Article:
Dry shampoo, it’s an interesting concept.
With all the controversy surrounding chemicals, you’d think dry shampoos would be more popular.
After all, wouldn’t a dry shampoo make life much easier?
Just imagine never having to take the time to wash and dry your hair again.
These starch-based shampoos certainly claim to be the answer.
But is shaking in some dry powder every few days enough for us, or is there something more at play here?
In this article, we look into our relationship with lather.
And why do dry shampoos have such fierce competition on their hands?
If they plan to overtake wet shampoo brands?
Understanding Dry Shampoo?
Dry shampoos are a type of hair product that reduces oil in the hair without being washed out. It’s typically applied to the crown of the head and other areas where oil and shine may be visible.
Why is lather so Important?
So, exactly how important is our relationship with lather? Well, it seems for many, a shampoo without foam would hardly seem worth using at all.
There are numerous hair shampoo products available in this category; for oily hair, a dry scalp or dry hair, wash-and-go formulas, and anti-dandruff.
All of these create a lather, but do we indulge in a lather as much for its psychological benefits as for the very act of cleansing itself? Let’s take a look and find out.
The Research Behind Lather
Proctor and Gamble, the company behind many leading hair shampoo brands, feel lather is really important; a survey they carried out suggests that Americans lather up an average of 4.59 times a week.
Over the years, they have carried out lots of research into the importance of lather. They found that lather is a signal to the brain that says imagine and dream; on the back of this research, they actually market their lather to match different consumer groups.
For instance, a Pantene customer might not appreciate the same lather, look, and feel as someone who may like using herbal essences; similarly, someone who partakes in a lot of sporting activities may want a quick wash and go, they don’t necessarily require the same amount of lather as someone who prefers a more luxurious brand.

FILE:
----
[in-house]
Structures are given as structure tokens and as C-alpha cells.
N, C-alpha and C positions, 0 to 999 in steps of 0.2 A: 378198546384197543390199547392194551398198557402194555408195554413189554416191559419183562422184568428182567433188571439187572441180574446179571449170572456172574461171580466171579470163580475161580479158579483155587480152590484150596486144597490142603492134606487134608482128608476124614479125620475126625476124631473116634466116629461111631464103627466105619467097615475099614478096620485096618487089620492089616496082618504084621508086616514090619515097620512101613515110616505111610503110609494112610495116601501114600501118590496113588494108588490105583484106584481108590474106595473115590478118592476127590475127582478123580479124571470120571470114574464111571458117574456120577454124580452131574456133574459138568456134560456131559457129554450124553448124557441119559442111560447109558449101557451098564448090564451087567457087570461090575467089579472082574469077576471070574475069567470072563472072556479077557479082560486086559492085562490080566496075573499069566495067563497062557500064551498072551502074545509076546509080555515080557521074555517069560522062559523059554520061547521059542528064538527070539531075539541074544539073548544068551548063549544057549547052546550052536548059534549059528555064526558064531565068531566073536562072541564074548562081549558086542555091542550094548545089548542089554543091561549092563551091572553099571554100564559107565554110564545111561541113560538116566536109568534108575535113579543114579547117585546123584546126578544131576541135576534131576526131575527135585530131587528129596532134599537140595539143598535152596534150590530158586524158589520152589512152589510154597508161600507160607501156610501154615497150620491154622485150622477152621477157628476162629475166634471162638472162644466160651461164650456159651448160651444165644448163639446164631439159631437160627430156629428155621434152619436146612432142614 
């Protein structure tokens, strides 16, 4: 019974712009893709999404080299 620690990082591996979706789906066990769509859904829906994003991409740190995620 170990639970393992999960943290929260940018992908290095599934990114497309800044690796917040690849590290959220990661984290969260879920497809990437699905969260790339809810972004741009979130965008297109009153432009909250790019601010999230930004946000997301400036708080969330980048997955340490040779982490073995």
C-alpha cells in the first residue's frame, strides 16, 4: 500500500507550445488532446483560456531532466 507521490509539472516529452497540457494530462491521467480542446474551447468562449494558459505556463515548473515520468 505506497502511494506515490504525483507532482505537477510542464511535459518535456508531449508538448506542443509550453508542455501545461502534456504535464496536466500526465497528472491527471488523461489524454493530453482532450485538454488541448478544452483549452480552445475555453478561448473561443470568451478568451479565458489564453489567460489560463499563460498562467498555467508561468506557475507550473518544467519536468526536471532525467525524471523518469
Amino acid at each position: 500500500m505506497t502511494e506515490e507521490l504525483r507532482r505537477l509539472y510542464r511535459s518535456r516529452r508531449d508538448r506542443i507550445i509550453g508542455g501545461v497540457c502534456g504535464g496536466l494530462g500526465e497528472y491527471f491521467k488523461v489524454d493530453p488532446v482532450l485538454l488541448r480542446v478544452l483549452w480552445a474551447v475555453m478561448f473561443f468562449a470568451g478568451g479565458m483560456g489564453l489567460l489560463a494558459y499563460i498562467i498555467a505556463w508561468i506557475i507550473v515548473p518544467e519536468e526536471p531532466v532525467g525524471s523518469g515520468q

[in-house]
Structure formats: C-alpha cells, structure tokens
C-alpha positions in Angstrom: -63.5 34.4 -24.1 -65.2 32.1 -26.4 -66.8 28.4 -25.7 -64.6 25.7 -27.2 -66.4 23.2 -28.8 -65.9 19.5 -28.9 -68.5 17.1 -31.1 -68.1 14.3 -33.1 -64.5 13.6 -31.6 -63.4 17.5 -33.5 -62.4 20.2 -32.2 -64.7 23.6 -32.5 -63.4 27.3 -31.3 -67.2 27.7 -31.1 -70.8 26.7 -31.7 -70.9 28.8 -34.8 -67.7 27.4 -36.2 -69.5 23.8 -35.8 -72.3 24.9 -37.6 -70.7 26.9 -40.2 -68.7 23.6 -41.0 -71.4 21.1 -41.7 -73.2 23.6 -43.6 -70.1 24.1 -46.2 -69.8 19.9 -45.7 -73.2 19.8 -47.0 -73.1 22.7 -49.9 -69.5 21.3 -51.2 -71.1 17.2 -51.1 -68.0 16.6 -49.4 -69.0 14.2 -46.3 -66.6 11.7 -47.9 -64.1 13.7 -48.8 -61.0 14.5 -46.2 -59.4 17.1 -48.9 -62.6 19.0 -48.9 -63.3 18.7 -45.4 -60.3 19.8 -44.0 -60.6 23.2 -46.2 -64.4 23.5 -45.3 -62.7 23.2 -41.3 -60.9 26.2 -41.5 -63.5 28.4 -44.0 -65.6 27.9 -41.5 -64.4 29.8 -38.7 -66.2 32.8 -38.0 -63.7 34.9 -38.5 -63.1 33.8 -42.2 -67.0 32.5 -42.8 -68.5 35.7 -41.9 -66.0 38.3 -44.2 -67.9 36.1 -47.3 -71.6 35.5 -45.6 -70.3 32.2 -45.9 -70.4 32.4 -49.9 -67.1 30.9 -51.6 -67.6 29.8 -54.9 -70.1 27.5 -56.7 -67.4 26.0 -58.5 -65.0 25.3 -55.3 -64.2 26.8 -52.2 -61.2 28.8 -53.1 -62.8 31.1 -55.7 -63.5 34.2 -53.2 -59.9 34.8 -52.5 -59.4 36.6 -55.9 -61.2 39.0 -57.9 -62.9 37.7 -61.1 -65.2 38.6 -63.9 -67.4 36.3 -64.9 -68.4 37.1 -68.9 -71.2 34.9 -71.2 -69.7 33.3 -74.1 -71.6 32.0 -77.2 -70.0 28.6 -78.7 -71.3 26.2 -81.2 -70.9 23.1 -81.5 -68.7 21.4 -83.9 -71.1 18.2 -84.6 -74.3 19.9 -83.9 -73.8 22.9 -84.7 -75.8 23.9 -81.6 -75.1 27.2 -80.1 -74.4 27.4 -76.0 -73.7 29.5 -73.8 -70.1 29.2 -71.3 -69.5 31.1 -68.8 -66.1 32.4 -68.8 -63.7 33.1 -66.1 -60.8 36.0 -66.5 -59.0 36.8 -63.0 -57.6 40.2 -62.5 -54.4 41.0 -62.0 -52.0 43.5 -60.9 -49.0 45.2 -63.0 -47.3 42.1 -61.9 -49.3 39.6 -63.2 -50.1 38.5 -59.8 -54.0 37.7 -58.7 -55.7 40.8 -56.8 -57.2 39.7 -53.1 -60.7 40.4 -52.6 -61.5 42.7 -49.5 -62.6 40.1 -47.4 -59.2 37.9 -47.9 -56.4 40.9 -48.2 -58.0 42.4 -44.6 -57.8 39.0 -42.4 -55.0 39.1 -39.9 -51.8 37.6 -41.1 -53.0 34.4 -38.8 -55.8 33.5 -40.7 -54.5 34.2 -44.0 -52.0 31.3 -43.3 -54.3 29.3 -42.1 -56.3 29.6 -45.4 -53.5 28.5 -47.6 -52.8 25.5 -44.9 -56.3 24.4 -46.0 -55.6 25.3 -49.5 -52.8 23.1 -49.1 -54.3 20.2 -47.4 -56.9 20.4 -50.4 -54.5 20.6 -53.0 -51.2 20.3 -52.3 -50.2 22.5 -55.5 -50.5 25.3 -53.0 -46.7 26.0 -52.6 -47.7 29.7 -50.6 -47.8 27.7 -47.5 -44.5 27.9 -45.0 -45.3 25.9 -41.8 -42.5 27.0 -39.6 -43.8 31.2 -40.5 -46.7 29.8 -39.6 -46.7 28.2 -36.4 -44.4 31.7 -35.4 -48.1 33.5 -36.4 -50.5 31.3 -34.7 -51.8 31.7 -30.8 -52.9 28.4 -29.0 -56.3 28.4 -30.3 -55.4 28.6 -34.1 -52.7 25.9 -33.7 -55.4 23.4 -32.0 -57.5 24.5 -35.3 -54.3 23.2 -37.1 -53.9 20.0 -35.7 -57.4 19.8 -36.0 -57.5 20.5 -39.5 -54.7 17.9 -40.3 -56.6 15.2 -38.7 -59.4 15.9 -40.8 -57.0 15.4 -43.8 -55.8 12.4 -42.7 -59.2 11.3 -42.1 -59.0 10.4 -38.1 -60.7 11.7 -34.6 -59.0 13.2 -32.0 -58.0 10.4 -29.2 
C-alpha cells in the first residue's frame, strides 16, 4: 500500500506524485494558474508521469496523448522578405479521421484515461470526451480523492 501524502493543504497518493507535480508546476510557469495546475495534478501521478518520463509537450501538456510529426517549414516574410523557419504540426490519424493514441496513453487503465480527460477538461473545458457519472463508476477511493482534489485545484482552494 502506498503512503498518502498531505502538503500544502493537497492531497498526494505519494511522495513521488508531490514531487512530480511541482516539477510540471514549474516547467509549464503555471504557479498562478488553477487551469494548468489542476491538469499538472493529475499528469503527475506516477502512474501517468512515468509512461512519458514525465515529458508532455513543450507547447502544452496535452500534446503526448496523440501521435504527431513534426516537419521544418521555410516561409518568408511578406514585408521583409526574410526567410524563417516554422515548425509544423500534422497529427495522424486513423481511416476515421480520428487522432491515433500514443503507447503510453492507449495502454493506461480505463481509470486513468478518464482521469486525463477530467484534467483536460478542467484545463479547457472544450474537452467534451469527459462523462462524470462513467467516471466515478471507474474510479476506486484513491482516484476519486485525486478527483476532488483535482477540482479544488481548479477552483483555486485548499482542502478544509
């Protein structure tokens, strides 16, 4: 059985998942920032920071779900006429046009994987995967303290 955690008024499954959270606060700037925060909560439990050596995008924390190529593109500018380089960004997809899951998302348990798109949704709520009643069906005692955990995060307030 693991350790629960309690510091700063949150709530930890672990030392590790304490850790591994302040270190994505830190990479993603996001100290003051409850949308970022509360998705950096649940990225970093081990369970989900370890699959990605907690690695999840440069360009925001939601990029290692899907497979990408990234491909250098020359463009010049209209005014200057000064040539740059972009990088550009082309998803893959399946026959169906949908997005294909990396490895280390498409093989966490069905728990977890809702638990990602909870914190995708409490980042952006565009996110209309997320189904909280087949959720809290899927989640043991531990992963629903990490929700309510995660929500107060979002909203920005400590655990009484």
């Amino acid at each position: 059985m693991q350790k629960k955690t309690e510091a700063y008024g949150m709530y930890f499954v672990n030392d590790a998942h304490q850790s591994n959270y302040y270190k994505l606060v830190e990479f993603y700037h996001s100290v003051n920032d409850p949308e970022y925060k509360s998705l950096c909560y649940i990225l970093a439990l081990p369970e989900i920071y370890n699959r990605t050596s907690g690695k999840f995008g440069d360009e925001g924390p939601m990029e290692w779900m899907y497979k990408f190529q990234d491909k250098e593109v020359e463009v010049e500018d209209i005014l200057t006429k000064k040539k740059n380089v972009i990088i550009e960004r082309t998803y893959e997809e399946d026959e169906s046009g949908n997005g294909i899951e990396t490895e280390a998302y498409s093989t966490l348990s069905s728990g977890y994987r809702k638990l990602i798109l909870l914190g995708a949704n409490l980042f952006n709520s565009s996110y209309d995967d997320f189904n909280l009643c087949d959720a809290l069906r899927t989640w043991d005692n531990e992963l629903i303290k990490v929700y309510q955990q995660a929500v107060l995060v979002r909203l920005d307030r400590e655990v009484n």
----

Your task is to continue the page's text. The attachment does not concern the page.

Clever advertising claims lead us to believe that in order to achieve that glossy mane of hair, it is important to cleanse and cleanse again. With the promise of ever cleaner, stronger, shinier, bouncier, and dandruff-free hair, we innocently continue to lather on these products.
This article is a fascinating insight into the marketing behind the advertising, rinse, and repeat.
We leave our trust in regulating bodies, naively assuming that the majority of shampoo and conditioner products available to us are safe to use; rarely do we ever think about what goes into creating that lather and whether it really is good for our health.
The following link looks at what the best natural shampoo ingredients are.
To conclude. The naked truth
So the big question is, is dry shampoo enough?
Given our love of suds, the real question remains; can we really get used to washing our hair with non-lathering, dry shampoo, even if it is touted as the best natural or dry shampoo on the market?
We firmly believe in educating our clients and readers about how detrimental these ingredients are to our health. They can be absorbed through the skin’s membrane and into the body and brain, frighteningly, three times faster than water.
We feel we are responsible for raising awareness of the risks associated with these chemicals; hopefully, this will make way for tighter laws in the future. We have a shampoo that is good for our health and our environment.